By Chris Rotolo |
OCEANPORT – PJ O’Connell can still recall scenes from his high school days, in particular the cloud of cigarette smoke that consumed him each time he opened the men’s room door.
As the director of Shore Regional High School security, O’Connell has noticed that, though the smoke has dissipated, a dangerous and addictive fire still burns.
O’Connell appeared at the Maple Place School in Oceanport on Thursday where the former Monmouth County Prosecutor’s Office detective delivered a presentation titled “Vaping: What Every Parent Should Know,” a program sponsored by the borough’s Drug Education Initiative Committee (DEIC) and used to inform concerned residents about the dangers of vaping, as well as warning signs that their children may be partaking.
“I have children, the youngest of which is now a freshman in college,” O’Connell said. “They’re the ones who started cluing me in that it’s not cigarettes anymore. It’s vaping.”
While working in the high school setting O’Connell has caught a number of students vaping on school grounds, so he began to educate himself on the trend.
For further insight, he spoke to several of his own friends who were vaping as way to wean themselves off cigarettes, a tactic O’Connell admits can be useful for longtime smokers looking to beat the habit.
However, the further O’Connell dug, the more concerned he became.
“The more research I did, it became clear that these companies are targeting kids. And that’s the biggest part of this presentation and what I try to get across to parents. Their kids think this is safe. They see that it’s safer than cigarettes, but since when are we using cigarettes as the bar for what’s healthy and what isn’t?”
O’Connell presented to nearly 30 parents of local students and drew an audible gasp from the congregation when he began discussing the science behind the dangers of vaping.
“I get a lot of my information from our science teachers at the high school and they explained to me that, when you heat a chemical, it’s altered to become something completely different. And that’s what’s happening here,” said O’Connell, who referenced a recent study by the University of California – San Francisco (UCSF) and another by Joseph Allen – an assistant professor of exposure assessment science at Harvard – both of which indicate the risks of vaping.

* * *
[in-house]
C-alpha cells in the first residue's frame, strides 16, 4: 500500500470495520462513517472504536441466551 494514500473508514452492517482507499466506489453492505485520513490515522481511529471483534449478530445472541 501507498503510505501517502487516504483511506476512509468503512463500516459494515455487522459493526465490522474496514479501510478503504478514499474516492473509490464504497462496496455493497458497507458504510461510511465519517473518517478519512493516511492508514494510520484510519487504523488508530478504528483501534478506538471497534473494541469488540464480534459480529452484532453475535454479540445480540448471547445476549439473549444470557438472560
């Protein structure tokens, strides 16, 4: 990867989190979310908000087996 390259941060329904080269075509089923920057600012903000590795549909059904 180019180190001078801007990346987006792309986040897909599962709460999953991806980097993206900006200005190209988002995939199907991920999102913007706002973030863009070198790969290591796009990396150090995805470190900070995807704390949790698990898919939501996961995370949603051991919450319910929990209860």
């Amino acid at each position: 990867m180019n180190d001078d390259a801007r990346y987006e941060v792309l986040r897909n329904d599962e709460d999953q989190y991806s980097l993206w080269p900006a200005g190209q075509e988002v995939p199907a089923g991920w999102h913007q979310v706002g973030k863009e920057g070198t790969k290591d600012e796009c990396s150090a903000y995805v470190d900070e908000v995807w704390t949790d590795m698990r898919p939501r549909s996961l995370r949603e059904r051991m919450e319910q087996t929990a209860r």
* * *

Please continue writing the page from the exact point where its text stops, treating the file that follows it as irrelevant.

In March UCSF tested urine samples from the bodies of teens who used electronic cigarettes and vaping devices and the study revealed elevated levels of five different toxins that are referred to as Volatile Organic Compounds (VOC), all of which are known or suspected carcinogens.
In April 2016, Allen’s report found at least “one flavoring chemical was detected in 47 of 51 unique vaping flavors tested.” A chemical known as diacetyl was also detected in 39 of 51 tested flavors. Diacetyl is connected with bronchiolitis obliterans, other lung diseases and respiratory infections.
It’s the various flavors of vaping liquids that has O’Connell most concerned, a sentiment shared by Oceanport resident Tara Sweeney, who was in attendance Thursday.
“I have friends who have used. But they’re adults who are using this as a tool and it works for them,” Sweeney said. “But for kids to be doing this and to be attracted to the taste of the flavors, it’s very scary. We don’t know the long-term impact of what using does. But we know that there can be nicotine involved. We know there can be carcinogens present. And we know that they can be used to smoke marijuana. Vaping is definitely a concern.”
In March, Hackensack Meridian Health at Riverview Medical Center pulmonologist Adrian Pristas, M.D., confirmed to The Two River Times that vaping devices and e-cigarettes do produce nicotine and, due to the addictive nature of the chemical, these devices can act as a gateway to cigarette use.
“Studies have shown that those who are 14 to 30 years of age and vape are four times more likely to start smoking,” said Pristas, segueing into one of O’Connell’s biggest reveals of the evening.
“Who are the big corporations that own these vaping companies,” O’Connell asked. “It all goes back to big tobacco.”
R.J. Reynolds Vapor Company is a subsidiary of Reynolds American, Inc., one of the largest tobacco companies in the United States.
MarkTen is an e-cigarette owned by Altria Group, another major player in the American tobacco industry, formerly known as cigarette-production giant Philip Morris Companies Inc.
It’s their marketing and business savvy that O’Connell says has let these companies transform a tool to help smokers quit into an attractive device for new clients.
“They want the ingredients to fall under trade secrets,” O’Connell said. “If they make the best flavor of cotton candy, they can’t share that information or else a competitor will make it. The regulators say that’s okay and everything is FDA approved. But it really isn’t, because once the chemicals are heated they become harmful.”
If you missed the presentation but are interested in receiving more information on vaping, you can contact O’Connell at email@example.com.
This article was first published in the April 19-26, 2018 print edition of The Two River Times.
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